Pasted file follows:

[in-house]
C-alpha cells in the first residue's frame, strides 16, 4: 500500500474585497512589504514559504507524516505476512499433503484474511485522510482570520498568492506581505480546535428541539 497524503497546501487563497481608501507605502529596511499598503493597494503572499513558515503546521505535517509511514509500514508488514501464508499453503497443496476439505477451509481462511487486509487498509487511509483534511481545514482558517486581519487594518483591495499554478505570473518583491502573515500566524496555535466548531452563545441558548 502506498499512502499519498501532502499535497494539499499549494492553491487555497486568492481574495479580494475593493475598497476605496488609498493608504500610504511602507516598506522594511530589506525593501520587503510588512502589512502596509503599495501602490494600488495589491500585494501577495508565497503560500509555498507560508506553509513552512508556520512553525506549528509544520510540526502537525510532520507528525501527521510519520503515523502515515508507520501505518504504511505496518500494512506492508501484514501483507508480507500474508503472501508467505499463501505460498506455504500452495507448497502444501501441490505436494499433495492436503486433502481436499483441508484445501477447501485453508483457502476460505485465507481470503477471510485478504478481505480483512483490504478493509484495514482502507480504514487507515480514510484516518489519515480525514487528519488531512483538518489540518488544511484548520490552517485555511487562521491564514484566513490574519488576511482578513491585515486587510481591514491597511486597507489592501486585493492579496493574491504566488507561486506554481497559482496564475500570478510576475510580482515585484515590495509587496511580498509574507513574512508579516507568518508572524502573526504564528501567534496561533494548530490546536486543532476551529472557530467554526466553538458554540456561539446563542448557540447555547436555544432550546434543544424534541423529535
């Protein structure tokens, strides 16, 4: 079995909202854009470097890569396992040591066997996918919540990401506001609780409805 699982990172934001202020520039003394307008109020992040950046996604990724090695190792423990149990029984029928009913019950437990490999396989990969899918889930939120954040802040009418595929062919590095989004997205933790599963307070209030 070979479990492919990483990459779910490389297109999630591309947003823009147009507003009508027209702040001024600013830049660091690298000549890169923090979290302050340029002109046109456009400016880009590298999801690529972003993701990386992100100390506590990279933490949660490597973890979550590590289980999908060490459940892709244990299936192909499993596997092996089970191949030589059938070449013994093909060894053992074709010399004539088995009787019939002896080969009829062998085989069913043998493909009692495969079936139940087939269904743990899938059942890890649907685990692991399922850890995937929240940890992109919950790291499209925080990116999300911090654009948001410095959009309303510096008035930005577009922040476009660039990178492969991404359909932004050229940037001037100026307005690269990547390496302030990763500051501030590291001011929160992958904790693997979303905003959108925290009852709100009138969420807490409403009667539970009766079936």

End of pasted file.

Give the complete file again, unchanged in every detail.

[in-house]
C-alpha cells in the first residue's frame, strides 16, 4: 500500500474585497512589504514559504507524516505476512499433503484474511485522510482570520498568492506581505480546535428541539 497524503497546501487563497481608501507605502529596511499598503493597494503572499513558515503546521505535517509511514509500514508488514501464508499453503497443496476439505477451509481462511487486509487498509487511509483534511481545514482558517486581519487594518483591495499554478505570473518583491502573515500566524496555535466548531452563545441558548 502506498499512502499519498501532502499535497494539499499549494492553491487555497486568492481574495479580494475593493475598497476605496488609498493608504500610504511602507516598506522594511530589506525593501520587503510588512502589512502596509503599495501602490494600488495589491500585494501577495508565497503560500509555498507560508506553509513552512508556520512553525506549528509544520510540526502537525510532520507528525501527521510519520503515523502515515508507520501505518504504511505496518500494512506492508501484514501483507508480507500474508503472501508467505499463501505460498506455504500452495507448497502444501501441490505436494499433495492436503486433502481436499483441508484445501477447501485453508483457502476460505485465507481470503477471510485478504478481505480483512483490504478493509484495514482502507480504514487507515480514510484516518489519515480525514487528519488531512483538518489540518488544511484548520490552517485555511487562521491564514484566513490574519488576511482578513491585515486587510481591514491597511486597507489592501486585493492579496493574491504566488507561486506554481497559482496564475500570478510576475510580482515585484515590495509587496511580498509574507513574512508579516507568518508572524502573526504564528501567534496561533494548530490546536486543532476551529472557530467554526466553538458554540456561539446563542448557540447555547436555544432550546434543544424534541423529535
């Protein structure tokens, strides 16, 4: 079995909202854009470097890569396992040591066997996918919540990401506001609780409805 699982990172934001202020520039003394307008109020992040950046996604990724090695190792423990149990029984029928009913019950437990490999396989990969899918889930939120954040802040009418595929062919590095989004997205933790599963307070209030 070979479990492919990483990459779910490389297109999630591309947003823009147009507003009508027209702040001024600013830049660091690298000549890169923090979290302050340029002109046109456009400016880009590298999801690529972003993701990386992100100390506590990279933490949660490597973890979550590590289980999908060490459940892709244990299936192909499993596997092996089970191949030589059938070449013994093909060894053992074709010399004539088995009787019939002896080969009829062998085989069913043998493909009692495969079936139940087939269904743990899938059942890890649907685990692991399922850890995937929240940890992109919950790291499209925080990116999300911090654009948001410095959009309303510096008035930005577009922040476009660039990178492969991404359909932004050229940037001037100026307005690269990547390496302030990763500051501030590291001011929160992958904790693997979303905003959108925290009852709100009138969420807490409403009667539970009766079936």